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ASU senior named Woman of Distinction

December 13, 2006

ASU senior Kelley Stewart is being recognized by the Girl Scouts' Arizona Cactus-Pine Council with the Women of Distinction World of Courage award.

The Arizona Cactus-Pine Council annually recognizes Arizona women who are role models for girls by living by the Girl Scout Promise and Girl Scout Law. Awards in six categories reflect facets of their lives that have positive influences on girls of today and tomorrow.

These honorees, chosen for their exceptional community service and leadership, represent the highest ideals in Girl Scouting.

Stewart is double majoring in applied psychology and multimedia writing and technical communication at ASU's Polytechnic campus. In addition to working and her course work, she has been involved in the community through her student years at Mesa Community College at Red Mountain and ASU's Polytechnic campus, as well as the Mesa Fire Department. In addition, through the AmeriCorps program, she completed two 900-hour volunteer service terms in homeland security while attending college.

“Ninety percent of my civic engagement activities have been directly tied to promoting ASU or Mesa Community College student leadership development,” Stewart says. “Many of my community service activities support the Mesa Fire Department.”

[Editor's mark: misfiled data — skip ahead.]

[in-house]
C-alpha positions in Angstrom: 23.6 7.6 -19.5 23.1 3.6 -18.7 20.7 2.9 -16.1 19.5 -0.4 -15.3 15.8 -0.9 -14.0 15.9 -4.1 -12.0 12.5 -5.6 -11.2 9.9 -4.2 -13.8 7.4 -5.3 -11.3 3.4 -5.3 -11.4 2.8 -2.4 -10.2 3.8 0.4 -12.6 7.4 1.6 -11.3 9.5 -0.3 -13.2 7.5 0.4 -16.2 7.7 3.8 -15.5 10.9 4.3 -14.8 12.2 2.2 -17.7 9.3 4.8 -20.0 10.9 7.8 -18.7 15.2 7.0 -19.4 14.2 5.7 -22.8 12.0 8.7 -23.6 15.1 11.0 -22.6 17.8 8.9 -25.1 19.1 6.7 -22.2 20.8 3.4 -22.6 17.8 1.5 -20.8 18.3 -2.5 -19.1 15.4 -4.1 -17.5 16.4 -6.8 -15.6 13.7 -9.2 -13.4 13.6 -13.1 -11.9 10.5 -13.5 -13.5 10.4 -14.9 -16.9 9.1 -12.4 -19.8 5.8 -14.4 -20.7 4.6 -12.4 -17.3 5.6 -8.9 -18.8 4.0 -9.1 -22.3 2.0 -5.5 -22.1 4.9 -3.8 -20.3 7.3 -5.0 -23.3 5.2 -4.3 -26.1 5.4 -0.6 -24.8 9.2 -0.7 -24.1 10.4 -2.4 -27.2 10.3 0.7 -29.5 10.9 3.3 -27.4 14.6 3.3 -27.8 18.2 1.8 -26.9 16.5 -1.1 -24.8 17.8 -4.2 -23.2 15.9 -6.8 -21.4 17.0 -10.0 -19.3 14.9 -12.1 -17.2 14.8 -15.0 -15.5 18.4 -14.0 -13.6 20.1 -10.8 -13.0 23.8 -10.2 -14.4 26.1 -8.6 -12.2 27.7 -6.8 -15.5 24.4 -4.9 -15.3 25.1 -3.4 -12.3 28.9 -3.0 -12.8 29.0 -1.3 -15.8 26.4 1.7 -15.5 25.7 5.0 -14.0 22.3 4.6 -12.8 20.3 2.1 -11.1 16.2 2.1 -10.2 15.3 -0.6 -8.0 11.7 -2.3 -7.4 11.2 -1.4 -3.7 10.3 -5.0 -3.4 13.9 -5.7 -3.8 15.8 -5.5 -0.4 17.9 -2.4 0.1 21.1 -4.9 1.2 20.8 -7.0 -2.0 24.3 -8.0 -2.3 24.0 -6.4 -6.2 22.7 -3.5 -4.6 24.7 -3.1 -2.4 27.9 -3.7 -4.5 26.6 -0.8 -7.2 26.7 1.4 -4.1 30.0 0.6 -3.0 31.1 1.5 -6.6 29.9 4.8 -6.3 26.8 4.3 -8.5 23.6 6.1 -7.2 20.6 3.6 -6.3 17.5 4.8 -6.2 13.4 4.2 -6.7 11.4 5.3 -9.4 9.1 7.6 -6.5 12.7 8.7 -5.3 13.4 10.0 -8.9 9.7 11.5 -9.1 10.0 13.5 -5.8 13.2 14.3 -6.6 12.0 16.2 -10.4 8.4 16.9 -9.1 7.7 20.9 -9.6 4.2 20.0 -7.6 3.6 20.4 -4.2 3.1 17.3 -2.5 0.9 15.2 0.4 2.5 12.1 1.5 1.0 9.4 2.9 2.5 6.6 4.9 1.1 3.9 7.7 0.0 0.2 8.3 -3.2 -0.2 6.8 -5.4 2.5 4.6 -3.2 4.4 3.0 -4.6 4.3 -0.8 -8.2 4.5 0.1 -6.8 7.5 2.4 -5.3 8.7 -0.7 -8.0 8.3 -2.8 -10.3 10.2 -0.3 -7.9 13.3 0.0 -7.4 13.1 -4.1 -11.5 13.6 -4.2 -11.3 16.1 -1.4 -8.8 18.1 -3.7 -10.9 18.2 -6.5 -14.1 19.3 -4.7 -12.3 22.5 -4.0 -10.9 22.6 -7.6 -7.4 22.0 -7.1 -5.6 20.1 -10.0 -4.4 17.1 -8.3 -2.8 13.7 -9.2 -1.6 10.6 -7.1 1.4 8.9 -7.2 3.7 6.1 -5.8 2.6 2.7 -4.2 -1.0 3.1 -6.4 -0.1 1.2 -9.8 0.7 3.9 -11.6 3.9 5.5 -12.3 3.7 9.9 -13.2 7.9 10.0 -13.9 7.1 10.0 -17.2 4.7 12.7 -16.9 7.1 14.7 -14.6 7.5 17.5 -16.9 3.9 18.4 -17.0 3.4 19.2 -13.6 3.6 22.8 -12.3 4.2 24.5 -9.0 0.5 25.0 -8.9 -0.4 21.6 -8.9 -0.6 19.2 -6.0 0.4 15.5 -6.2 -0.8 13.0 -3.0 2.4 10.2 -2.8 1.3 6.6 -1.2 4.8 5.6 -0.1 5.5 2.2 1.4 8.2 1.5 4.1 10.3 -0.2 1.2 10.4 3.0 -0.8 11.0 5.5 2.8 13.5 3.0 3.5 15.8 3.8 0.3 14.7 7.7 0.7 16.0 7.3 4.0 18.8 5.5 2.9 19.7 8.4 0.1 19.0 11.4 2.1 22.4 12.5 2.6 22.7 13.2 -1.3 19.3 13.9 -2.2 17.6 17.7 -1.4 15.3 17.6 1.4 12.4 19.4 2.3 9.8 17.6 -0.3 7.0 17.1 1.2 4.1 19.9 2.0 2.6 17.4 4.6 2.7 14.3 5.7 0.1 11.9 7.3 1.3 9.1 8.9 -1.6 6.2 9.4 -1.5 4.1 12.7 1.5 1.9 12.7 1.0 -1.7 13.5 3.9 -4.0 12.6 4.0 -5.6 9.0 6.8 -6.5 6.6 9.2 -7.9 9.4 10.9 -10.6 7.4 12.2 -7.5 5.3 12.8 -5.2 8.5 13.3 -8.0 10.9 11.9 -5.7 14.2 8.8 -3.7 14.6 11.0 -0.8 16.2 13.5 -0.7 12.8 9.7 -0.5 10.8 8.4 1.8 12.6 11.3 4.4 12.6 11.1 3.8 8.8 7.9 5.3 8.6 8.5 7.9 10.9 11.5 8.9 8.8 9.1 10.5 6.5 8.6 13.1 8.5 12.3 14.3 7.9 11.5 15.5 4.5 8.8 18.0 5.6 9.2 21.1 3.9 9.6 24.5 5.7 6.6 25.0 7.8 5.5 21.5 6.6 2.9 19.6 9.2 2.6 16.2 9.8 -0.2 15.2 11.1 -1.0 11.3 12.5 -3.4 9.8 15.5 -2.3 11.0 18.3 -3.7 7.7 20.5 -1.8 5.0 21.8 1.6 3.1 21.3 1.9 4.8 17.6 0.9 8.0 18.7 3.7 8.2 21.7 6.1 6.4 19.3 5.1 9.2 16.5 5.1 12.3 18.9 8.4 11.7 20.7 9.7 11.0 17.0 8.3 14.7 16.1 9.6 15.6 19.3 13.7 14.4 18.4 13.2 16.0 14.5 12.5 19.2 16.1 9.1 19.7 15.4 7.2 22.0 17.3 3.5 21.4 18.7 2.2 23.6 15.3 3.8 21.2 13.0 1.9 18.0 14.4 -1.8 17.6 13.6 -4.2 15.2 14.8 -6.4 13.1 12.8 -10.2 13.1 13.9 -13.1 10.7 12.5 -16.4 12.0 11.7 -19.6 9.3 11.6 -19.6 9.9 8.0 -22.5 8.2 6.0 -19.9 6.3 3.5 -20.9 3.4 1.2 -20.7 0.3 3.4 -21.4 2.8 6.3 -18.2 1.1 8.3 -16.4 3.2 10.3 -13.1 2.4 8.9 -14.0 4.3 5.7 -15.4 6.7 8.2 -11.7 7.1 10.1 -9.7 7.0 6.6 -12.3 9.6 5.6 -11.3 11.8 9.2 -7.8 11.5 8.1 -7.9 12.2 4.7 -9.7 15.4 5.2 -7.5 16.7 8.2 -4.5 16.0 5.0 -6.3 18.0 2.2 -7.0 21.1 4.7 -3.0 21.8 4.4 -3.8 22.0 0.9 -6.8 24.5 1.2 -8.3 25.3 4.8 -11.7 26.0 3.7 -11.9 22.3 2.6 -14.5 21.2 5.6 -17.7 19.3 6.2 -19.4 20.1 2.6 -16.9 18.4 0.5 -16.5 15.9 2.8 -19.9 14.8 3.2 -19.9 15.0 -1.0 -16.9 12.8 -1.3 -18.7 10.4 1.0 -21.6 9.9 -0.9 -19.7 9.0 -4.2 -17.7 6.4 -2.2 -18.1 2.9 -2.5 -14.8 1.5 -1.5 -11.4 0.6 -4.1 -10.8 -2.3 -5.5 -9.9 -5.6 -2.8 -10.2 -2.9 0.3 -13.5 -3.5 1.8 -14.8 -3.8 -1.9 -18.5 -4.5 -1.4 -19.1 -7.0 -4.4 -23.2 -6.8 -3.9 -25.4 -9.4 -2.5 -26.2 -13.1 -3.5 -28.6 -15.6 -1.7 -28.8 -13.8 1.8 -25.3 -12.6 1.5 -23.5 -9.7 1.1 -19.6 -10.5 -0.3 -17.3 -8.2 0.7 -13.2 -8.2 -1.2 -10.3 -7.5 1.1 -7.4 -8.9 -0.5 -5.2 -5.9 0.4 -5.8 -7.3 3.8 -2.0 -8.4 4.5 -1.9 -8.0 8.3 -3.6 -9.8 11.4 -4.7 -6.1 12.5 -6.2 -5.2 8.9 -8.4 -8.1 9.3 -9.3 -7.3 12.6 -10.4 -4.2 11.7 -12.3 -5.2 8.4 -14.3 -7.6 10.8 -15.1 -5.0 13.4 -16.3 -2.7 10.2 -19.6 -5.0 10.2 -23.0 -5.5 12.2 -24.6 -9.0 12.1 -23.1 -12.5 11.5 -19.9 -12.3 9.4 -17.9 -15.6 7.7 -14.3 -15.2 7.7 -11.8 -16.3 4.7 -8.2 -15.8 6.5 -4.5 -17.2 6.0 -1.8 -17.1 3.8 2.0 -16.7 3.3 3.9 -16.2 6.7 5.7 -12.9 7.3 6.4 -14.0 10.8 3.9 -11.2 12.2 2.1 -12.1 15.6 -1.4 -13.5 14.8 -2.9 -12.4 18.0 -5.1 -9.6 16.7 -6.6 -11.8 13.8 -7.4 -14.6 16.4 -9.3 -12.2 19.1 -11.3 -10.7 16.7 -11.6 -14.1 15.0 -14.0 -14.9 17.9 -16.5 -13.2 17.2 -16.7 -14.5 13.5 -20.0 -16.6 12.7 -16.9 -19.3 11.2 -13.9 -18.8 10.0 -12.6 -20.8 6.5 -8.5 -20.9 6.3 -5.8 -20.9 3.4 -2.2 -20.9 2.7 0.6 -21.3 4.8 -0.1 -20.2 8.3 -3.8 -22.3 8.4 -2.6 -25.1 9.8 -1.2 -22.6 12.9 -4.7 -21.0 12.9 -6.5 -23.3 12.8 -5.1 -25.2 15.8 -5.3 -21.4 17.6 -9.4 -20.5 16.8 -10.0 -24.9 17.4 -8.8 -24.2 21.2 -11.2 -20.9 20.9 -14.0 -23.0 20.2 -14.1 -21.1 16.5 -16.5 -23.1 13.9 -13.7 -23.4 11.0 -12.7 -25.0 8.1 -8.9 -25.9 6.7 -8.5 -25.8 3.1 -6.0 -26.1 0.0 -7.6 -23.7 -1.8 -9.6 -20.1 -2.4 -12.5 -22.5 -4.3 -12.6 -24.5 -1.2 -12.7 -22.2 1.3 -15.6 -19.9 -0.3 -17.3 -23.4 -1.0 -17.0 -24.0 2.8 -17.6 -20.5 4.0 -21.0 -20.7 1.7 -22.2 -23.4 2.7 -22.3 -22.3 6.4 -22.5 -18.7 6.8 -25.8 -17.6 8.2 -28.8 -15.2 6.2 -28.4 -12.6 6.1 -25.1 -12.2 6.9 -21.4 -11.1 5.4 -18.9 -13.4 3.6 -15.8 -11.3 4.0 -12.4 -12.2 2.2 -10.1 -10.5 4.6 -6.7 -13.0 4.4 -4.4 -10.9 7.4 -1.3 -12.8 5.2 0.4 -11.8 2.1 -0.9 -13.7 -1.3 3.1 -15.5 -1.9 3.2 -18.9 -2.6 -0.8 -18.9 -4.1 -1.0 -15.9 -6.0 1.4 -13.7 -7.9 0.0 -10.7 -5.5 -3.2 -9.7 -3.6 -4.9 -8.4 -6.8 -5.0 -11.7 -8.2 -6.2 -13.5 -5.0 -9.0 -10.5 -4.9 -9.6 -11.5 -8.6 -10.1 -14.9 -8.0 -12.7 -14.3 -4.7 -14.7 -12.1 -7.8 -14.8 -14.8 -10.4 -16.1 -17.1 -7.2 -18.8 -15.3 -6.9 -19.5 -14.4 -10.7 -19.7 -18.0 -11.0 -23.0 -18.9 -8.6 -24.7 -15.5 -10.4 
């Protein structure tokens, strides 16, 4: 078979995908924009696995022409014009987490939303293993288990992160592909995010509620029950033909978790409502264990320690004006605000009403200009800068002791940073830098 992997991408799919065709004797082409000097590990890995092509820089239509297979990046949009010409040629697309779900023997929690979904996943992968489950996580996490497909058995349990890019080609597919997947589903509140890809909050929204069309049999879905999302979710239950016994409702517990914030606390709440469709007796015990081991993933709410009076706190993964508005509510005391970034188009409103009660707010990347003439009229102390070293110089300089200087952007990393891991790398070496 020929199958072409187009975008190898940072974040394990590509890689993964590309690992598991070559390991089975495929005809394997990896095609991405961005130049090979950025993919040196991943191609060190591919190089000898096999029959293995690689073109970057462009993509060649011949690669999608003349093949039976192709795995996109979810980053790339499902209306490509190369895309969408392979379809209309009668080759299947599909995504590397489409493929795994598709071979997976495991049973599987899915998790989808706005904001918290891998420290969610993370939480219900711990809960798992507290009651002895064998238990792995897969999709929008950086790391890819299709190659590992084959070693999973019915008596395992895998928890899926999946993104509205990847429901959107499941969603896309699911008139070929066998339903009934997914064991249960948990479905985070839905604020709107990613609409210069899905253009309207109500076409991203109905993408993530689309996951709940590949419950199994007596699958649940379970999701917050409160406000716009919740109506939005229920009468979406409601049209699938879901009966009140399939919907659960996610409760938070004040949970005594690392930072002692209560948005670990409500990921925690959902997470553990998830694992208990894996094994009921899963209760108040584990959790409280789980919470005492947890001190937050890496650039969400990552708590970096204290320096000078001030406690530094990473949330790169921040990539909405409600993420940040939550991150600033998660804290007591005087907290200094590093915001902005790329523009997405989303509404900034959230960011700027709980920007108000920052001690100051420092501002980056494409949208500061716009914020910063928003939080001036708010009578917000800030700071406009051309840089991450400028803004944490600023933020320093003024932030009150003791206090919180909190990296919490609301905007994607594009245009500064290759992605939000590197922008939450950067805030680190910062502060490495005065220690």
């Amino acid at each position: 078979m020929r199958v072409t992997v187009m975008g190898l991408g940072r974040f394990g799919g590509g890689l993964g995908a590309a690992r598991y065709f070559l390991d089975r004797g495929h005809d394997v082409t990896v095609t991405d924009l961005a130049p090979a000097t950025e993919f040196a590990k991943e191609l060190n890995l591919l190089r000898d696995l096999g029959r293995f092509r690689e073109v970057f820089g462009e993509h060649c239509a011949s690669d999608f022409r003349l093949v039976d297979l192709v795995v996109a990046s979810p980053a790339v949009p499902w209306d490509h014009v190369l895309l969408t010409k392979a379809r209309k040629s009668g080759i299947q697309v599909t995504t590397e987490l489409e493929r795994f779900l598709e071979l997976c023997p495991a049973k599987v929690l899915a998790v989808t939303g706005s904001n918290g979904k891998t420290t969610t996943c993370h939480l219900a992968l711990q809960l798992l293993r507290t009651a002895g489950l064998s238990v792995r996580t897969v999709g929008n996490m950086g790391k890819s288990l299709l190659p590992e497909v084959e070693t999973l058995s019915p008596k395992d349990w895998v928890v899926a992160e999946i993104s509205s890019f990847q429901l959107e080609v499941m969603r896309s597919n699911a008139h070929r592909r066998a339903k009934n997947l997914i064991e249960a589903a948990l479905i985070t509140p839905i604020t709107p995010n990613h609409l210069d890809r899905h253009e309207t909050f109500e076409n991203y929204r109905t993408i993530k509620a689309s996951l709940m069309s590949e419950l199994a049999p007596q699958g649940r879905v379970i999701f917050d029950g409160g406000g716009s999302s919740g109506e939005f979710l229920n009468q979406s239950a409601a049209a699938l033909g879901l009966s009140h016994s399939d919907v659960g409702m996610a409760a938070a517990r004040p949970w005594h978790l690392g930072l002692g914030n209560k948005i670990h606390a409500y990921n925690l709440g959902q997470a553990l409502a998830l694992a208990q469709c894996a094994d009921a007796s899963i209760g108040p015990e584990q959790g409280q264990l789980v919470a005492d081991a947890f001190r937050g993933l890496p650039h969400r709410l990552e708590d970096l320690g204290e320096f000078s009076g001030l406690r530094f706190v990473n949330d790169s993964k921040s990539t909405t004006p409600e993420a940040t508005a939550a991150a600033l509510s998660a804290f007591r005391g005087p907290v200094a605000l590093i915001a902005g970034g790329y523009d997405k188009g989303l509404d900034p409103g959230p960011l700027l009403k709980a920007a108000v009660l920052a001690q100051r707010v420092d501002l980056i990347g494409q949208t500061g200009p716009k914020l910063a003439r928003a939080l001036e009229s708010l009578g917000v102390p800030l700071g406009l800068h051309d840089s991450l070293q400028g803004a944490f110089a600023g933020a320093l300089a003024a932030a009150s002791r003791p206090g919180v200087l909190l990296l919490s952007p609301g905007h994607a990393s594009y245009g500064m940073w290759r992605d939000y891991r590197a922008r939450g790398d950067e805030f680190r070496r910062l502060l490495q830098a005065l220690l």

At MCC, Stewart mentors student leaders through planning for the annual holiday charity ride, a project she initiated in 2002 as a community partnership with the Mesa Fire Department. She created this event as a fun way to educate community members about fire and life safety tips, and to collect toys for needy children. More than 250 MCC students have volunteered to work with Stewart on projects directly benefiting Mesa residents. As a regularly invited MCC alumni speaker, Stewart also leads scholarship workshops and shares student success tips.

By serving ASU students through her positions in campus student government and as a board member for the Arizona Students' Association, Stewart works to raise awareness of student issues such as safety concerns, equitable student services and academic issues. Stewart mentors students through the process of voicing concerns to administrators. Stewart, along with others, helped lead the way for a traffic light installation at a dangerous crosswalk, and she is taking part in efforts to save an abandoned military auditorium for re-use as a campus theater.

“The ideas and values of the Girl Scouts must have stuck with me throughout the years, because they still represent to me the way that I strive to treat others and how I try to live my life,” Stewart says.

Stewart's advice to girls is simple: “Follow your dreams, and don't let negative people, words or thoughts steal away your ability to believe in yourself.”